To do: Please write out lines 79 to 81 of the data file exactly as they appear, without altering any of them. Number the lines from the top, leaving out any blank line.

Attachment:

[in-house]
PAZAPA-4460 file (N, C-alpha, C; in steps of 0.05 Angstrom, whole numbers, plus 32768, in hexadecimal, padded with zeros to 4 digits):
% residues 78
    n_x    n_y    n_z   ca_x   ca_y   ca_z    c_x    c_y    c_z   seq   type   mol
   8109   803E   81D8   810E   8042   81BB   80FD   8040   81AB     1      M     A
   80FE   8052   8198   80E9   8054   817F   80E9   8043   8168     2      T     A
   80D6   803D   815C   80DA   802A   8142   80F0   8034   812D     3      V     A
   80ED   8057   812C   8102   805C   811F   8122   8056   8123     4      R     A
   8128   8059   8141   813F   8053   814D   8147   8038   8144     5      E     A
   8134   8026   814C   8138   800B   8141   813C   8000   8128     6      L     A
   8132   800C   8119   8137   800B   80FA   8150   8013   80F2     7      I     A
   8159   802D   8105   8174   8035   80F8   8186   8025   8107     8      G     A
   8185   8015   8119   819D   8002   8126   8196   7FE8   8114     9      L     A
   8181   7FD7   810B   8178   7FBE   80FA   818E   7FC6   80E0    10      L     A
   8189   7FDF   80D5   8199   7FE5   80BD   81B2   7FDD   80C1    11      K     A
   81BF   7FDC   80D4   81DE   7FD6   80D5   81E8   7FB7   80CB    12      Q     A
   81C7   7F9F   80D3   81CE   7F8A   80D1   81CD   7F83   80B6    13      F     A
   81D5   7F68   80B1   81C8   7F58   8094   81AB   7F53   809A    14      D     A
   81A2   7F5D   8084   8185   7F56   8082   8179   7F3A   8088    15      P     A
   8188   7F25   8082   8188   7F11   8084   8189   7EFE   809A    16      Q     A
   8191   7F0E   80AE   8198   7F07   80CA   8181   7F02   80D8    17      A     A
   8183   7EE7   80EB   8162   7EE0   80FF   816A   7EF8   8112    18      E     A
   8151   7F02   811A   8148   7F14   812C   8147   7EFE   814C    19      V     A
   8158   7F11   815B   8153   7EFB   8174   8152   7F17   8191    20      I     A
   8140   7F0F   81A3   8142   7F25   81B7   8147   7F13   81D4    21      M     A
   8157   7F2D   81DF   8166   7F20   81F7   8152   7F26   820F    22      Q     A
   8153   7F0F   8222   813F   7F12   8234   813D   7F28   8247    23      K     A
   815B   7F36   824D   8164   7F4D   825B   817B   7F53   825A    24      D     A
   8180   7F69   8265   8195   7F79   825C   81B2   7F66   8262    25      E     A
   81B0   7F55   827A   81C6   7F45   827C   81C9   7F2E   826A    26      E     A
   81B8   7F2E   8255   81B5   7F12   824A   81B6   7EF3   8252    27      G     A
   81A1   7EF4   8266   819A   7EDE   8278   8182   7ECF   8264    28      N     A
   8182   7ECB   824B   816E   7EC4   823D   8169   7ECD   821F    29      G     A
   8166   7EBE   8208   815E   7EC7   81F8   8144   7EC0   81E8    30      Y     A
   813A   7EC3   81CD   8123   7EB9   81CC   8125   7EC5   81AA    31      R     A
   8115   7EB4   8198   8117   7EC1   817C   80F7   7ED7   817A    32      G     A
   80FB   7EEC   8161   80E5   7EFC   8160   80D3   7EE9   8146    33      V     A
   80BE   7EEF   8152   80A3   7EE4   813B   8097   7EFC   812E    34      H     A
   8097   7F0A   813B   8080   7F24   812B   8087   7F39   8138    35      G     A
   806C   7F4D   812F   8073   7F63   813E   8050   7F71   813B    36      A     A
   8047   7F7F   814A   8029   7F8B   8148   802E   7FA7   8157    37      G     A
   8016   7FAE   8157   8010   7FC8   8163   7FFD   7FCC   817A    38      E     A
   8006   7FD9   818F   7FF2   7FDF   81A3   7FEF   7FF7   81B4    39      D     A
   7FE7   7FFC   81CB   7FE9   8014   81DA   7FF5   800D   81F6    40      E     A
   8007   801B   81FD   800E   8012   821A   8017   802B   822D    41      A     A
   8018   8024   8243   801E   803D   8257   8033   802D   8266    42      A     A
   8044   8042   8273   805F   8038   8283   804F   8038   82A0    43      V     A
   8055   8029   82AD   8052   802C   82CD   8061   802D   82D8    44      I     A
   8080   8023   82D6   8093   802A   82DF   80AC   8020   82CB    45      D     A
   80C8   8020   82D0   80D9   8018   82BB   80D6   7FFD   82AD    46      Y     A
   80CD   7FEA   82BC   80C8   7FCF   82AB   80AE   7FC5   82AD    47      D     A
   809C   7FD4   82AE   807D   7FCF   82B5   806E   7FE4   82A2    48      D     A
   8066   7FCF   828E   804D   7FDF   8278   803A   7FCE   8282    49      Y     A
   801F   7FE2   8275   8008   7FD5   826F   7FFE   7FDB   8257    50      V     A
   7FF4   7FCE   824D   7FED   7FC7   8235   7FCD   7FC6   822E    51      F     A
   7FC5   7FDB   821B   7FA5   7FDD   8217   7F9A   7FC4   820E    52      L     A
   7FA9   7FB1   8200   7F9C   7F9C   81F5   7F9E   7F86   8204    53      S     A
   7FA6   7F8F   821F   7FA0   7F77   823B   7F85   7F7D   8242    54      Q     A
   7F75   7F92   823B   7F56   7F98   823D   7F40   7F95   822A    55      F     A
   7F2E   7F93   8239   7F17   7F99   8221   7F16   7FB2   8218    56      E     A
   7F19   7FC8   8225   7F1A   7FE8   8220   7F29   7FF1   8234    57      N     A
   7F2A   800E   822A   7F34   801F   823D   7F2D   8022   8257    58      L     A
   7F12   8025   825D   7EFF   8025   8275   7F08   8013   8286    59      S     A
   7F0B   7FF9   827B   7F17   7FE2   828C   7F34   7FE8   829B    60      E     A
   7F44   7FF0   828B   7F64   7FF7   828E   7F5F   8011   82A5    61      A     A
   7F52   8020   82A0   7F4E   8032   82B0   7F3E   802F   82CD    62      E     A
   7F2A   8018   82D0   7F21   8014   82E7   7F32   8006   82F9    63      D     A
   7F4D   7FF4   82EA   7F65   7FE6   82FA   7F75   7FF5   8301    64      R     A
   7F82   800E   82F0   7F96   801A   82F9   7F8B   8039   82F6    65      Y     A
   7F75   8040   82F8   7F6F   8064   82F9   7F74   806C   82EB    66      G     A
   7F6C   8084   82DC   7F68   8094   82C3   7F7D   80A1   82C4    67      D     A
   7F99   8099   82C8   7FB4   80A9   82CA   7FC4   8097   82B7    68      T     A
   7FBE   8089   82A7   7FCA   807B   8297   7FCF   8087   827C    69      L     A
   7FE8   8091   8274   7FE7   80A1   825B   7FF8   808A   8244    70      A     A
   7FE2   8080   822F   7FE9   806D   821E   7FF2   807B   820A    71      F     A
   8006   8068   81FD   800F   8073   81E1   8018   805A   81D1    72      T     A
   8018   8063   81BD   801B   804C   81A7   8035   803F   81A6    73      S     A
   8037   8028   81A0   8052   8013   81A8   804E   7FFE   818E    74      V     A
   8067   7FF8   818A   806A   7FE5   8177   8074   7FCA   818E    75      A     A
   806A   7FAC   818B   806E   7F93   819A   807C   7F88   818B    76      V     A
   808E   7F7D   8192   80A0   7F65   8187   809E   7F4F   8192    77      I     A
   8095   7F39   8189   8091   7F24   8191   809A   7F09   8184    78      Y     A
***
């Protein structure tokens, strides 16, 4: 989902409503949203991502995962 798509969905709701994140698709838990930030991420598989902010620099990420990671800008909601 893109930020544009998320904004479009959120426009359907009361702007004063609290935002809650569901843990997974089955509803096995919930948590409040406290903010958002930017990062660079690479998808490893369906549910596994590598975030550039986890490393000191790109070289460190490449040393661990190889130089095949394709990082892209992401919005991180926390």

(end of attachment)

   8067   7FF8   818A   806A   7FE5   8177   8074   7FCA   818E    75      A     A
   806A   7FAC   818B   806E   7F93   819A   807C   7F88   818B    76      V     A
   808E   7F7D   8192   80A0   7F65   8187   809E   7F4F   8192    77      I     A